There's no escaping shades of reality in any SF/Fantasy I've ever read. Scratch at any of them, and huge problems are revealed.
McCaffrey's dragons are too powerful. Large size, flying, and fire breathing is pretty stock stuff for dragons. But her dragons are also telepathic, and so emo they each bond with a chosen human rider so closely they kill themselves if their rider dies, and they can teleport (mere flying just ain't good enough), and worst of all, time travel. I'm guessing she realized she'd gone too far, but couldn't make any acknowledgment. Instead, she tried to paper over the problems by introducing restrictions and limitations that unfortunately come across as too arbitrary.
An integral and needless law of Tolkien's world serves only to make things needlessly more special and their loss more tragic. It's this notion that great things can only be done once. Why can't Yavanna simply grow more trees to light the world? Why did she quit at 2 trees to start with? Why can't Feanor make more Silmarillions? No explanation is offered, we're simply told that's the way things are. There's enough real misery in the world, there's no need to invent reasons to be even more miserable. But some people, especially story tellers, do that to be more dramatic, more poignant. This desire for specialness also infects authors' thinking on copyright. Even apart from the obvious self-interested reasons, they're predisposed to like copyright, like the way it puts art on a pedestal.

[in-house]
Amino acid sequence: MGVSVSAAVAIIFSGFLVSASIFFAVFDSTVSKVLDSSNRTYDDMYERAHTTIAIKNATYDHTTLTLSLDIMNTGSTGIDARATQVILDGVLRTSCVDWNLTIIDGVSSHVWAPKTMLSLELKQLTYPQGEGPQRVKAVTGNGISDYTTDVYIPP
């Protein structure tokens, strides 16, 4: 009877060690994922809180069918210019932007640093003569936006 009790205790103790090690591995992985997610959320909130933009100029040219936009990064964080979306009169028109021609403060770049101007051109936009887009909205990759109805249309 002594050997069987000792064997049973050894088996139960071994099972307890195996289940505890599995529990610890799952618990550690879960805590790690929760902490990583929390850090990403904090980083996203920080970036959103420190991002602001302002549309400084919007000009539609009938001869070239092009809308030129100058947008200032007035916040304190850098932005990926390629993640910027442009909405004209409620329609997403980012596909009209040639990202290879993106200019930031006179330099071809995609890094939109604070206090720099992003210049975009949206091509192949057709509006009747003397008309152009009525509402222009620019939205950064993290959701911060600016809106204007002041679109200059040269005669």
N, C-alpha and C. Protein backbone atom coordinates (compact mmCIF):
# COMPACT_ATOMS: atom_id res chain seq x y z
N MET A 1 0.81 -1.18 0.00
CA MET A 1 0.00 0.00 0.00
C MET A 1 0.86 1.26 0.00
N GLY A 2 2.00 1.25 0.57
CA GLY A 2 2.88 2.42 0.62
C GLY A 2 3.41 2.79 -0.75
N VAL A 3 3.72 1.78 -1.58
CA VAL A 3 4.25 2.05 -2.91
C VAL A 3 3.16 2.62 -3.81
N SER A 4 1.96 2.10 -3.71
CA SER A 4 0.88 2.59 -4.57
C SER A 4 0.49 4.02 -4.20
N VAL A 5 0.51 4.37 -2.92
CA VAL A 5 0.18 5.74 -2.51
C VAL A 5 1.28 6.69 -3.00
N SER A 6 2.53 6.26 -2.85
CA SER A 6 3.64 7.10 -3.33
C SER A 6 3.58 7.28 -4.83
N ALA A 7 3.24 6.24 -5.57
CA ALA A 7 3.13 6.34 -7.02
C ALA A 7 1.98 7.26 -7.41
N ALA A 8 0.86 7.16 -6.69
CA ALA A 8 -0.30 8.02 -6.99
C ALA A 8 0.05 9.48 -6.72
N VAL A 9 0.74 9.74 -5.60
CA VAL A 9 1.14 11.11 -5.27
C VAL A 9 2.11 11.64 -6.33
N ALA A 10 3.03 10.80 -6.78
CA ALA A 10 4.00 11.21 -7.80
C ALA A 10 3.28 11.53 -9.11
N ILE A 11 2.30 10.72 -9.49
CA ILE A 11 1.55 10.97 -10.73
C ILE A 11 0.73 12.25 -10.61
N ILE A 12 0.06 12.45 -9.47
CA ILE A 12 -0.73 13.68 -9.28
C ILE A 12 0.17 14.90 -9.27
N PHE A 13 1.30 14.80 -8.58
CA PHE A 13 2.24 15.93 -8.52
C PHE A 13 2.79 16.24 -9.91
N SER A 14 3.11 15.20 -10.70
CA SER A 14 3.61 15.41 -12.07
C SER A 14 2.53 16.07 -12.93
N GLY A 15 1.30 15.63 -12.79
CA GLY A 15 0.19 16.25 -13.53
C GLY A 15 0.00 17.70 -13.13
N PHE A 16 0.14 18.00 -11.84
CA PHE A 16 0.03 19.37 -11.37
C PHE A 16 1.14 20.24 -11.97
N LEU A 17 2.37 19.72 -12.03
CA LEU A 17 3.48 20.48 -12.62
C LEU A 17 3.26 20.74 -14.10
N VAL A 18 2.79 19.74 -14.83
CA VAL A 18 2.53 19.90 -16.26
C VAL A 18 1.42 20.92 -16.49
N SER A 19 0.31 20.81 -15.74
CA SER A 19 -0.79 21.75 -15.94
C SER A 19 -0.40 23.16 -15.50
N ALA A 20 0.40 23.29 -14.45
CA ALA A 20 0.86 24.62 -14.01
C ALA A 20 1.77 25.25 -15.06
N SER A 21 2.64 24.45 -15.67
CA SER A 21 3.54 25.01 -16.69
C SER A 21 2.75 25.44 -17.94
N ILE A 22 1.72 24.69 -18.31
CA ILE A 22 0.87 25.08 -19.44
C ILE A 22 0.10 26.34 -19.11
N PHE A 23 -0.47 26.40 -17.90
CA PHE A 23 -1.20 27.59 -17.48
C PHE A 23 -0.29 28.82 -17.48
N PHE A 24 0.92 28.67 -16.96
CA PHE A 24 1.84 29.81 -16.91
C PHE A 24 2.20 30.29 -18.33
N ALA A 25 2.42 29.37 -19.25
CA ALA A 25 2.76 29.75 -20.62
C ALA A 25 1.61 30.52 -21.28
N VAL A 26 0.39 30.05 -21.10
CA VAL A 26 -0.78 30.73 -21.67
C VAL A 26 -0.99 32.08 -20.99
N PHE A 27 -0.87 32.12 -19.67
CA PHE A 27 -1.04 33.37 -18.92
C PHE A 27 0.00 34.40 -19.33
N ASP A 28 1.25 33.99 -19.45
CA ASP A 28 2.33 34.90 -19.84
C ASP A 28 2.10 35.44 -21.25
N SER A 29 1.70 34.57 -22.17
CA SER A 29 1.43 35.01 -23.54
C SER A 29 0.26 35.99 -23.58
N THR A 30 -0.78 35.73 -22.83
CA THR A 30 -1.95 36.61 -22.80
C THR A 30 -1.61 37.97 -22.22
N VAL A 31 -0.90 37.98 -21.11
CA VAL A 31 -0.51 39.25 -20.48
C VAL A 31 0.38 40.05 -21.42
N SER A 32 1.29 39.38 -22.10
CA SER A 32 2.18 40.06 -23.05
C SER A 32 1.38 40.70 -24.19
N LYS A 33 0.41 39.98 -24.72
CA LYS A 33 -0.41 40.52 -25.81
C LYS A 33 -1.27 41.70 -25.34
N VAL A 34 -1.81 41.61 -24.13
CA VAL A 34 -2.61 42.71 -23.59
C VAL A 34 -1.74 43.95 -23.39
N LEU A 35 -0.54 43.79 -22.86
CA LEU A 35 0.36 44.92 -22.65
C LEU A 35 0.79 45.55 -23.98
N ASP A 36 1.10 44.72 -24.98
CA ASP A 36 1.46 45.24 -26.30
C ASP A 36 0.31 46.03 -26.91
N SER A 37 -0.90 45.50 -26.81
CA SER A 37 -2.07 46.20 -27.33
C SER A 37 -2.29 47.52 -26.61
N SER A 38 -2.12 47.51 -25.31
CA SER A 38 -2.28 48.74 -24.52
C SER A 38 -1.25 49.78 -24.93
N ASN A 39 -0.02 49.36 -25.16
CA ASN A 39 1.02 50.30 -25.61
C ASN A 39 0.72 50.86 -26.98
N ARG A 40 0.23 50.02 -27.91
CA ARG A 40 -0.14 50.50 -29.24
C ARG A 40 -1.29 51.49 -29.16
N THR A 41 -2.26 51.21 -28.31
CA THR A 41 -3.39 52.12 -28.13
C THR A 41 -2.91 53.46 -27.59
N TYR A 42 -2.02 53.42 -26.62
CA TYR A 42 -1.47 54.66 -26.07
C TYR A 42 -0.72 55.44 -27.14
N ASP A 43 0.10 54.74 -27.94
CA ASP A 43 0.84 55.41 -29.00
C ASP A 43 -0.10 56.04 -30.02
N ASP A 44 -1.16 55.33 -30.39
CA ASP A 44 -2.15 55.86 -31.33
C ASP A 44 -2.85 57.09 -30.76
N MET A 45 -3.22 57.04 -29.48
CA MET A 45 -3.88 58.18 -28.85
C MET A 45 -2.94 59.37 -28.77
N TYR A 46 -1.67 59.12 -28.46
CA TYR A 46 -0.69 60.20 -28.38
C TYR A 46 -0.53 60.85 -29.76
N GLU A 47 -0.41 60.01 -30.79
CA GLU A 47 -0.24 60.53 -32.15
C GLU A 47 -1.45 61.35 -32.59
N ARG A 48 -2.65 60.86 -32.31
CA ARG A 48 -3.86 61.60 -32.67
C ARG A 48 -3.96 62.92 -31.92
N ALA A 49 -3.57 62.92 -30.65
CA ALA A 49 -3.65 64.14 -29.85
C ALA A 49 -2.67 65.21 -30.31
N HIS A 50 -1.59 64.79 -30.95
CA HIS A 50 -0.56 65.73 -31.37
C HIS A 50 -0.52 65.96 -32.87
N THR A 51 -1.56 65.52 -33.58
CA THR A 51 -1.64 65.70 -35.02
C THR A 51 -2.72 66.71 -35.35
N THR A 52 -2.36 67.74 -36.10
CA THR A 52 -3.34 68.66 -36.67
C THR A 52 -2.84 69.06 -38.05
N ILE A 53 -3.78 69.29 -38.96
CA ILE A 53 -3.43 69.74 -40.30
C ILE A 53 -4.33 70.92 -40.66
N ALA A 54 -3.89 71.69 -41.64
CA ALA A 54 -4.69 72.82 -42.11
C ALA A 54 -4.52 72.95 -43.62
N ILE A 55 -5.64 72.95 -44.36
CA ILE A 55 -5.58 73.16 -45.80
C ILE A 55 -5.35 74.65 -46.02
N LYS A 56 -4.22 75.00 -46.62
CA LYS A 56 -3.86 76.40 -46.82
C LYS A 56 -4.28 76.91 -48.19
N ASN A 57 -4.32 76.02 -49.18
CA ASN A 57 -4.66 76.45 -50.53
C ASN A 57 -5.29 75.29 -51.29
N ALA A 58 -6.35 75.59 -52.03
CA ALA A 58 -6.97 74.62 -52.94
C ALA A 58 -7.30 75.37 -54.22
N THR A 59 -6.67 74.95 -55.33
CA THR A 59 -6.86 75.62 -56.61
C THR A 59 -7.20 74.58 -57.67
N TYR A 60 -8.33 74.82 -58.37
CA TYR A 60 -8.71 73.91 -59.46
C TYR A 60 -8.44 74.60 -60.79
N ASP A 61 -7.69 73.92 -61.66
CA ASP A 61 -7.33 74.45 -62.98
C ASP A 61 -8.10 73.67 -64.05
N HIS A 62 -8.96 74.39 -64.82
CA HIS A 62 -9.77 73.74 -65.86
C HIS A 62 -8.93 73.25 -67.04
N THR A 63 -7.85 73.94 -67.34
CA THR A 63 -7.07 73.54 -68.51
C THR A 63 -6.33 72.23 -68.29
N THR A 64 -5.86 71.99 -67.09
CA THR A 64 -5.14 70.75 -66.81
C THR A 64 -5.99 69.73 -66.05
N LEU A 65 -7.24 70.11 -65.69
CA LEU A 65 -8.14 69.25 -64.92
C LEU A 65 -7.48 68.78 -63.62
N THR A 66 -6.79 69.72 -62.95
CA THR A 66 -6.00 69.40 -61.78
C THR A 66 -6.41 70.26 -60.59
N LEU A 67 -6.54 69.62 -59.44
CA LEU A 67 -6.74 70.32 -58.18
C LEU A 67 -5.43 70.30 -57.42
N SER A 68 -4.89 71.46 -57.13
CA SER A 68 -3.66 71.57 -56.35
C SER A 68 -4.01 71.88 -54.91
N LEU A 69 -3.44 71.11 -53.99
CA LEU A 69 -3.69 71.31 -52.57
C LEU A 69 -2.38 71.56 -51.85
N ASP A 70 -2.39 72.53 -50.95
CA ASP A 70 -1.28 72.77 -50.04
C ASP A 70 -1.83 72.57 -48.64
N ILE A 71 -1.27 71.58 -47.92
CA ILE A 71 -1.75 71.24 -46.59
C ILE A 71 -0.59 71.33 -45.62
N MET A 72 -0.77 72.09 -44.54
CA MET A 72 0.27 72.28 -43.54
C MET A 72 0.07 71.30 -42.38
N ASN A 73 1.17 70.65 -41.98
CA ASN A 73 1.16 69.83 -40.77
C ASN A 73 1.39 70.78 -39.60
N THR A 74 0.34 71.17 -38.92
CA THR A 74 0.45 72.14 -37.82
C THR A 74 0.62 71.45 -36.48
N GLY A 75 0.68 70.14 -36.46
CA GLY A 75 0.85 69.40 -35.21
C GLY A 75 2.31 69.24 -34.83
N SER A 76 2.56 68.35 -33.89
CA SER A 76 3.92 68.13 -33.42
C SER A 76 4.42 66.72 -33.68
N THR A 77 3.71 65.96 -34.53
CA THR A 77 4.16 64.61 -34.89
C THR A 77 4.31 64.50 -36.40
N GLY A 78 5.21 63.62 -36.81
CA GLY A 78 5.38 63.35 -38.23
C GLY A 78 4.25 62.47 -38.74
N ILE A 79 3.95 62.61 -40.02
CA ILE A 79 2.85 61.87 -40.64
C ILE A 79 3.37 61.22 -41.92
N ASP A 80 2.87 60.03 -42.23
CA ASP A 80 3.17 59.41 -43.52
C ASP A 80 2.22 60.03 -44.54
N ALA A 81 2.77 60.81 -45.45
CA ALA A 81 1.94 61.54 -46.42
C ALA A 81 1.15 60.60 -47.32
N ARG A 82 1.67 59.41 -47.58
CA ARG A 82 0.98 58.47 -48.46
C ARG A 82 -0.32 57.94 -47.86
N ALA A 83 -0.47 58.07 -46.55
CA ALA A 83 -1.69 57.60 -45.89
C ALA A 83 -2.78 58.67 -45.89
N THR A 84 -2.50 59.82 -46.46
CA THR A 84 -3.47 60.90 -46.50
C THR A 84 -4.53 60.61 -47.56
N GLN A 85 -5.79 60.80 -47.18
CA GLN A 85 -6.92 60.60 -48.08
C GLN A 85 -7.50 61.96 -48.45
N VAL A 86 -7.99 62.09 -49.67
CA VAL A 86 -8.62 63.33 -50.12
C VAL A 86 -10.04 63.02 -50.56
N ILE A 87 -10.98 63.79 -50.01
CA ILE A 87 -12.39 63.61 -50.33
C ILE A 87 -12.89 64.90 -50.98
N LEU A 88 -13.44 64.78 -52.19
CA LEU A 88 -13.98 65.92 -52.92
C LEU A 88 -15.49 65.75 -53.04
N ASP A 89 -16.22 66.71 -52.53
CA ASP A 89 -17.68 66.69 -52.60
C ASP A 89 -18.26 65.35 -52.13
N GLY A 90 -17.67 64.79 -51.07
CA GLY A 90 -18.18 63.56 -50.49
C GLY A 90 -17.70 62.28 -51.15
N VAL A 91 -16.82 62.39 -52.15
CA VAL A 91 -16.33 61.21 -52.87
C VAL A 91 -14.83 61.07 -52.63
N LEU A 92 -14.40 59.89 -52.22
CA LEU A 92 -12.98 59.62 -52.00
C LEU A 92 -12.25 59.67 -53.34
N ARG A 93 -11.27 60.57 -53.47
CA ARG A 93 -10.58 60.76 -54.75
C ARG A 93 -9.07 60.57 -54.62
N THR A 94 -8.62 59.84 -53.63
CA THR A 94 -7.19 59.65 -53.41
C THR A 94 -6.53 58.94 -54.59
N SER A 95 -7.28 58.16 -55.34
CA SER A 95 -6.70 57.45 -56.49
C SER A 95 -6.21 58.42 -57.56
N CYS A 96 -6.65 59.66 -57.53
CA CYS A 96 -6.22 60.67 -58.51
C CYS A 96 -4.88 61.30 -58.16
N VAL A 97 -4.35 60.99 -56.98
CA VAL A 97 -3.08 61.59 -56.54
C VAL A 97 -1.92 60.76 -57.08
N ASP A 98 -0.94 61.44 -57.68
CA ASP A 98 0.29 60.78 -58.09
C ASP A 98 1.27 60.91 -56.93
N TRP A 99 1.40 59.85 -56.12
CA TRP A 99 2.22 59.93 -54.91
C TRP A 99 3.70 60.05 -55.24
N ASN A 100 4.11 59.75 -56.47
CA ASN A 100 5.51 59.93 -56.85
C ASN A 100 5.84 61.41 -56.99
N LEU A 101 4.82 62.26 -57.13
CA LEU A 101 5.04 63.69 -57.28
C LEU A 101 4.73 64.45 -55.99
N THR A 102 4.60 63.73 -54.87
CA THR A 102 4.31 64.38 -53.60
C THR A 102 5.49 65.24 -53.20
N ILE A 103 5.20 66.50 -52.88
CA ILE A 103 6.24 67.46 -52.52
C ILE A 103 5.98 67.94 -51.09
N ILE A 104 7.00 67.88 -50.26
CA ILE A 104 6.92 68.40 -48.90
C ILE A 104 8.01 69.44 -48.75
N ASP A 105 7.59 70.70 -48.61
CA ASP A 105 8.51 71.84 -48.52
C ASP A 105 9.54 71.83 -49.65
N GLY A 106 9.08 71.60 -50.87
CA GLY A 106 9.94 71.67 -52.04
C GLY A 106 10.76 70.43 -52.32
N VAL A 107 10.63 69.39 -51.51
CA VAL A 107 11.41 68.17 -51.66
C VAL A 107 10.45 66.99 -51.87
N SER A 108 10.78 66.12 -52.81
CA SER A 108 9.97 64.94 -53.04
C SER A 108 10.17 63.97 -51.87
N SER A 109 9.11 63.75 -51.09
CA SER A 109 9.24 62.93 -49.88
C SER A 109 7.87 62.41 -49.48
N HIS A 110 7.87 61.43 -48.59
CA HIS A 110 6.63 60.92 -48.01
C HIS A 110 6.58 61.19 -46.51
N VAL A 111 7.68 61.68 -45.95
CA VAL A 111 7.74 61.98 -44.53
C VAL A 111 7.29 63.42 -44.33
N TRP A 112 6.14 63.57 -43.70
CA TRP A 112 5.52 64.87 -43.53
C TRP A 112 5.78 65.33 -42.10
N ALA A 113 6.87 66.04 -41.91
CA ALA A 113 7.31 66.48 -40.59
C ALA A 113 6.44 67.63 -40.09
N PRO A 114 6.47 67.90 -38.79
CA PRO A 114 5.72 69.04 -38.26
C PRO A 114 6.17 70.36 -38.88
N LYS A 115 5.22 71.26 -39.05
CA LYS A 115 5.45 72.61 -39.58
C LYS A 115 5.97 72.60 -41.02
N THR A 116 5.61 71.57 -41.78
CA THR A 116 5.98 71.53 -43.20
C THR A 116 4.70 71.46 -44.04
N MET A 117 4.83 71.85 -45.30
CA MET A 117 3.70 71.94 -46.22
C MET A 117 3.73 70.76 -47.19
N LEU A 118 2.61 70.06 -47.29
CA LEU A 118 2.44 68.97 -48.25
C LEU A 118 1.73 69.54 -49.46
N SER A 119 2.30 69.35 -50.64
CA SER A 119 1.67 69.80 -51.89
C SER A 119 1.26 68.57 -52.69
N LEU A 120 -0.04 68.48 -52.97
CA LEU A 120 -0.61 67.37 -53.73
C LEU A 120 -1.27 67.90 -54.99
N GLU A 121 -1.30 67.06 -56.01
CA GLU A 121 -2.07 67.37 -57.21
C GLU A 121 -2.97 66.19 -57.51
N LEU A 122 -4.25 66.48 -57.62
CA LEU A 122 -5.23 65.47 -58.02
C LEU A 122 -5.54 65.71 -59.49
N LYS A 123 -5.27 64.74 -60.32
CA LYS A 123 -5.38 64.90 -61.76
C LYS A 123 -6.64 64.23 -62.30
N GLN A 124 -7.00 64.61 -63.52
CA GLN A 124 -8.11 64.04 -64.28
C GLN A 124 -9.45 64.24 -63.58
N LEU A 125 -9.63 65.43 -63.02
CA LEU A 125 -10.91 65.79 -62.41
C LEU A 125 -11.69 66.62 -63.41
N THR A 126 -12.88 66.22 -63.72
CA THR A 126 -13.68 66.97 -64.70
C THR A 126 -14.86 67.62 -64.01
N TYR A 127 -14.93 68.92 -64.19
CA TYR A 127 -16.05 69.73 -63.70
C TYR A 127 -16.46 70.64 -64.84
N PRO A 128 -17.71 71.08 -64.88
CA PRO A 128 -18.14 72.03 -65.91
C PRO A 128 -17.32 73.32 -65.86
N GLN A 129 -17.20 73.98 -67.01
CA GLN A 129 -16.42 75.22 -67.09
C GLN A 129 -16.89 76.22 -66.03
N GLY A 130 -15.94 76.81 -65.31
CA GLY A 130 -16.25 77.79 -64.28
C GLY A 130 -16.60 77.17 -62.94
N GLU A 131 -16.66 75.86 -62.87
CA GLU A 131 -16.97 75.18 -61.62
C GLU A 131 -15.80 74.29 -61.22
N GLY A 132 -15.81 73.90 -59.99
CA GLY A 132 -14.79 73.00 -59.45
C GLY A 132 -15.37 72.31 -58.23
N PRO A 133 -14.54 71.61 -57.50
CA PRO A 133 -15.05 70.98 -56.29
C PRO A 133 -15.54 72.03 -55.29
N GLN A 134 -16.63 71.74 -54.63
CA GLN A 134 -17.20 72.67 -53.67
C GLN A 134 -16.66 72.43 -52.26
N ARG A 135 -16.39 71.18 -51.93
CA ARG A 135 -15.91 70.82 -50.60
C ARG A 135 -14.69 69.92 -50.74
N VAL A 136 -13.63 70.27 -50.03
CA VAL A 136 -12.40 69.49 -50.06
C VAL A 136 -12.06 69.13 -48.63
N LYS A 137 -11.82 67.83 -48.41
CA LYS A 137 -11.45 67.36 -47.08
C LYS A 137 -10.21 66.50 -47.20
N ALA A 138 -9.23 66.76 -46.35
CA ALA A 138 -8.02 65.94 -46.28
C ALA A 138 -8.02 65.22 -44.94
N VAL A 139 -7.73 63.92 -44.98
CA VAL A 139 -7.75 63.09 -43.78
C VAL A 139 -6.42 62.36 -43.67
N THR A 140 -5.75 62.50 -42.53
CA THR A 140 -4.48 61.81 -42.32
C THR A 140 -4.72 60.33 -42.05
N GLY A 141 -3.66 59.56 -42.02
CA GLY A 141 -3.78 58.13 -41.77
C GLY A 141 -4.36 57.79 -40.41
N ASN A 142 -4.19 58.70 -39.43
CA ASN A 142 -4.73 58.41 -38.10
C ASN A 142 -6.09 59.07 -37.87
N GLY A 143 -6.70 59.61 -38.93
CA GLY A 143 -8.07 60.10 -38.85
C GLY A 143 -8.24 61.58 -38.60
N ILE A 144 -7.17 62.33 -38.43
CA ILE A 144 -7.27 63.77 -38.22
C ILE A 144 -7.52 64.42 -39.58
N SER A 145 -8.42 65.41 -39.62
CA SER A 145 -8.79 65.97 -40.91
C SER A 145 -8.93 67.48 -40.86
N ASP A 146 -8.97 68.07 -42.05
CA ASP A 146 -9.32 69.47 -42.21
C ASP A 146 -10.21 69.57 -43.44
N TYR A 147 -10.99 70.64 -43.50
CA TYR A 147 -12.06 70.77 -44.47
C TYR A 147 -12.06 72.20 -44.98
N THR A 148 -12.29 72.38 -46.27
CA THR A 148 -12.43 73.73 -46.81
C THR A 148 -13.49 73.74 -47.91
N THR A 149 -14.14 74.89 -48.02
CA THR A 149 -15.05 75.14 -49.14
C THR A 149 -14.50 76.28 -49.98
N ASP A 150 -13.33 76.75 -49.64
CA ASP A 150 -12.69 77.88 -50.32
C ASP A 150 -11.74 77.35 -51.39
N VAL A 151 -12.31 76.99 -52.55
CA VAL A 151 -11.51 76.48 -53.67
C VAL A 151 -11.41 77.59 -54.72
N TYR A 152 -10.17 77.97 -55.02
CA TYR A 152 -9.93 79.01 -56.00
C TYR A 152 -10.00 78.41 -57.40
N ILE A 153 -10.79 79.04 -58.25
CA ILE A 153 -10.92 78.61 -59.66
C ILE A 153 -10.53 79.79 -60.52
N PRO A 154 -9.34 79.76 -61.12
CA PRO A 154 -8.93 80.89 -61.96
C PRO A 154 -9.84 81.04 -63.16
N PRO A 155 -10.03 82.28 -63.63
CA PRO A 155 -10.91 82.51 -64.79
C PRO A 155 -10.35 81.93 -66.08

Another problem with many fantasy stories is what I call the Godzilla or King Kong problem. Huge scary powerful solo monsters that no one expected certainly are dramatic. But improbable. Monster movies are inherently ridiculous because even if such a monster appeared, it would have no chance whatsoever of doing much damage before the massed might of millions of people brought it down. The Watcher in the Water at the west entrance to Moria would in all likelihood starve very quickly. One need only wait. If, somehow, the monster is magically sustained, there are all sorts of other things a crew of engineering sorts like dwarves could do to solve the problem it created. For one, could open another exit nearby, but out of its quite limited reach. Or, could probably set off a rock avalanche, crushing anything in the pool as well as displacing all the water with debris. Could also undermine the dam and drain the pool that way. Or perhaps a more low key approach might work, like dumping poison in the pool. To prevail against all the things a crew of determined engineers could try, the monster would need extraordinary abilities by the dozen. Even the Balrog should have a very difficult time prevailing against an entire nation of dwarves. The Balrog only ran them out of Moria. The sandworms of Dune are slightly more plausible, but still not a real problem for a civilization that can travel interplanetary space. Only Sauron went as far as setting up a rival empire, and thereby stood a real chance of prevailing.
Middle Earth follows many rules of nature. The land is for the most part geologically plausible and sound, with mountains in ranges, rivers rising in the mountains and flowing downhill to the oceans, and woods, marshes, grasslands, deserts and ice in places one might expect. Despite the prominent place of magic in the typical fantasy story, its impact is really quite limited. Gandalf used his brains as much or more than his wizardry. Since the land is familiar to so many readers, why not model its climate for fun?